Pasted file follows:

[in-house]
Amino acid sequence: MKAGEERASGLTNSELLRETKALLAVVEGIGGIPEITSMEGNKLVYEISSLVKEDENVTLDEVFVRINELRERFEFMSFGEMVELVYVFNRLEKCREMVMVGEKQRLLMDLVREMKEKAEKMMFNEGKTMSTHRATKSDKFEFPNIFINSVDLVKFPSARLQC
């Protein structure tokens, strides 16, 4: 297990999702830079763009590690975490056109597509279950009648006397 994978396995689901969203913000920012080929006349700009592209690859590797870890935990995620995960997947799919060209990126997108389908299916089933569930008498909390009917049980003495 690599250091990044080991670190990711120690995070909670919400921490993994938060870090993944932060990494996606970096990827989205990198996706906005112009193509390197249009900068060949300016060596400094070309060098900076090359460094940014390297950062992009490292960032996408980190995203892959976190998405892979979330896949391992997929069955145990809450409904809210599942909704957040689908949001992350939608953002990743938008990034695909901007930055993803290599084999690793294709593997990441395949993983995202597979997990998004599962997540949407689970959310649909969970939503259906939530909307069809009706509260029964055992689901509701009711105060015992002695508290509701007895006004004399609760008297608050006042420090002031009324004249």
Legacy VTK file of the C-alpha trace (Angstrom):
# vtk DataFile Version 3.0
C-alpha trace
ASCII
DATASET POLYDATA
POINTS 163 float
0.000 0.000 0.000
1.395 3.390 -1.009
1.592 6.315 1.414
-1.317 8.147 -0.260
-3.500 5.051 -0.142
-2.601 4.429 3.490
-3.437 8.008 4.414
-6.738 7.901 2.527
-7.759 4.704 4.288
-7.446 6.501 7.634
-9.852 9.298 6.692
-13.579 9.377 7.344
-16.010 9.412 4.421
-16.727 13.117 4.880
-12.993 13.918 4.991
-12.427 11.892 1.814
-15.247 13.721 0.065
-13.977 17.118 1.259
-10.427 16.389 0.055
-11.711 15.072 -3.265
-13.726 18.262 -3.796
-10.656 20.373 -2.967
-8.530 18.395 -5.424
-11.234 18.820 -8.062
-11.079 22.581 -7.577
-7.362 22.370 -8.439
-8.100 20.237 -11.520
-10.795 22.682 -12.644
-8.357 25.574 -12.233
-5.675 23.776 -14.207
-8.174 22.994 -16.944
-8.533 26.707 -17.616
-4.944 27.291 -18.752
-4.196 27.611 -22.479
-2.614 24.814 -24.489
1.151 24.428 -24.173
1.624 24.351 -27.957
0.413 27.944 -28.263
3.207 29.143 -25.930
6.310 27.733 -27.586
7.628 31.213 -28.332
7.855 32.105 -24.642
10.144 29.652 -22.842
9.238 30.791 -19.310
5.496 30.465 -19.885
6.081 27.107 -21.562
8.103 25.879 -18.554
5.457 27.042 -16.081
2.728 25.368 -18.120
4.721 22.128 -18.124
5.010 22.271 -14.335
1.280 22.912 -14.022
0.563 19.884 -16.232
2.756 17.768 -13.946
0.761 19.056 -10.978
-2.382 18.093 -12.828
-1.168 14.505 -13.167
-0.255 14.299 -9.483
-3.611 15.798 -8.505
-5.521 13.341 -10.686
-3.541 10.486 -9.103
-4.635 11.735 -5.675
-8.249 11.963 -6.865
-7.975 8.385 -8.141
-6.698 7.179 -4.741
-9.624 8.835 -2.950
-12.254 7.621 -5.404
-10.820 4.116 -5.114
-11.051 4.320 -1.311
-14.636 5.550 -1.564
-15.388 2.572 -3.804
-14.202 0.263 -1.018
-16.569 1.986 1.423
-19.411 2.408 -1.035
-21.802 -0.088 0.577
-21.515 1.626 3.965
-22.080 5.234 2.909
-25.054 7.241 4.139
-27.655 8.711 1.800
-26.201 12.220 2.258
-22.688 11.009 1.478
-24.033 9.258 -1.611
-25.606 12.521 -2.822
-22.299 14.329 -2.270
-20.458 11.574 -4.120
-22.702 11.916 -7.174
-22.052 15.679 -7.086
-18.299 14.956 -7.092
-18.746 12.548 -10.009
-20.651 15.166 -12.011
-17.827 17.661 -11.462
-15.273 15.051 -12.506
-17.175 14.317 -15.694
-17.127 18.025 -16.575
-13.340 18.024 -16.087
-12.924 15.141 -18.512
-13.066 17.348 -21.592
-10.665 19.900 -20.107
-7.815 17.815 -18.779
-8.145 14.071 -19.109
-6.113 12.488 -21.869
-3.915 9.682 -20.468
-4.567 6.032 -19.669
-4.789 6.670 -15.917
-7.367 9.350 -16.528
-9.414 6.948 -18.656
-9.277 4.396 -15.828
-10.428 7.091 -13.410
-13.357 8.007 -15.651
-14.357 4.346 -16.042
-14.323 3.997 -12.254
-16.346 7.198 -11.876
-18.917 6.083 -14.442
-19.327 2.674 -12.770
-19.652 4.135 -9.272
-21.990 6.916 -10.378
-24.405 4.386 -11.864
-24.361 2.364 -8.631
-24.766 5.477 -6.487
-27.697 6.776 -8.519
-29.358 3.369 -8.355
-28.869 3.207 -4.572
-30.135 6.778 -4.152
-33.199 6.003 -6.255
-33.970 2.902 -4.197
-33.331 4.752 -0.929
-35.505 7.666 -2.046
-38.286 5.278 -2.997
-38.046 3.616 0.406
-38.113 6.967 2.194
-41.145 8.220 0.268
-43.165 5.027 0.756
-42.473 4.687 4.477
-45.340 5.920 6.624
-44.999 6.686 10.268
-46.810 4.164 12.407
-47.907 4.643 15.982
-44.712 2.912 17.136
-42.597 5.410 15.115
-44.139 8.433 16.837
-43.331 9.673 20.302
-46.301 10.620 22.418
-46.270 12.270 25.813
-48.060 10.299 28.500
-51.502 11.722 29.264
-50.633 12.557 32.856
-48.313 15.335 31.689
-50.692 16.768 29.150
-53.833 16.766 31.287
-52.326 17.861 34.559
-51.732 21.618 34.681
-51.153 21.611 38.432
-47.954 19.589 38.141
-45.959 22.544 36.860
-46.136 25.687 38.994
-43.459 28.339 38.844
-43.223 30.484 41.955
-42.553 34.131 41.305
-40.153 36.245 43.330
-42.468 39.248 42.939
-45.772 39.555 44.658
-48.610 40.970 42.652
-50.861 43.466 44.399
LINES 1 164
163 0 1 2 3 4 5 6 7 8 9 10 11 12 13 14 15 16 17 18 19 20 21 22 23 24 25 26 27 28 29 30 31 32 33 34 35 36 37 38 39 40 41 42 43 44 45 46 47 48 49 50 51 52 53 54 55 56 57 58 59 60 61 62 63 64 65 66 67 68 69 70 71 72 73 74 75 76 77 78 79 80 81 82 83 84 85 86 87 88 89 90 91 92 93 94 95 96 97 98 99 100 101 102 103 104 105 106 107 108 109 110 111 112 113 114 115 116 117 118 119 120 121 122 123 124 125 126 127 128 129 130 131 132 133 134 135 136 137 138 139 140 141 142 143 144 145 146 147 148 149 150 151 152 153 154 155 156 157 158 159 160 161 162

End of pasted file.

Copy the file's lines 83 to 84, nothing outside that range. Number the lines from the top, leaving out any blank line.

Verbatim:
-19.411 2.408 -1.035
-21.802 -0.088 0.577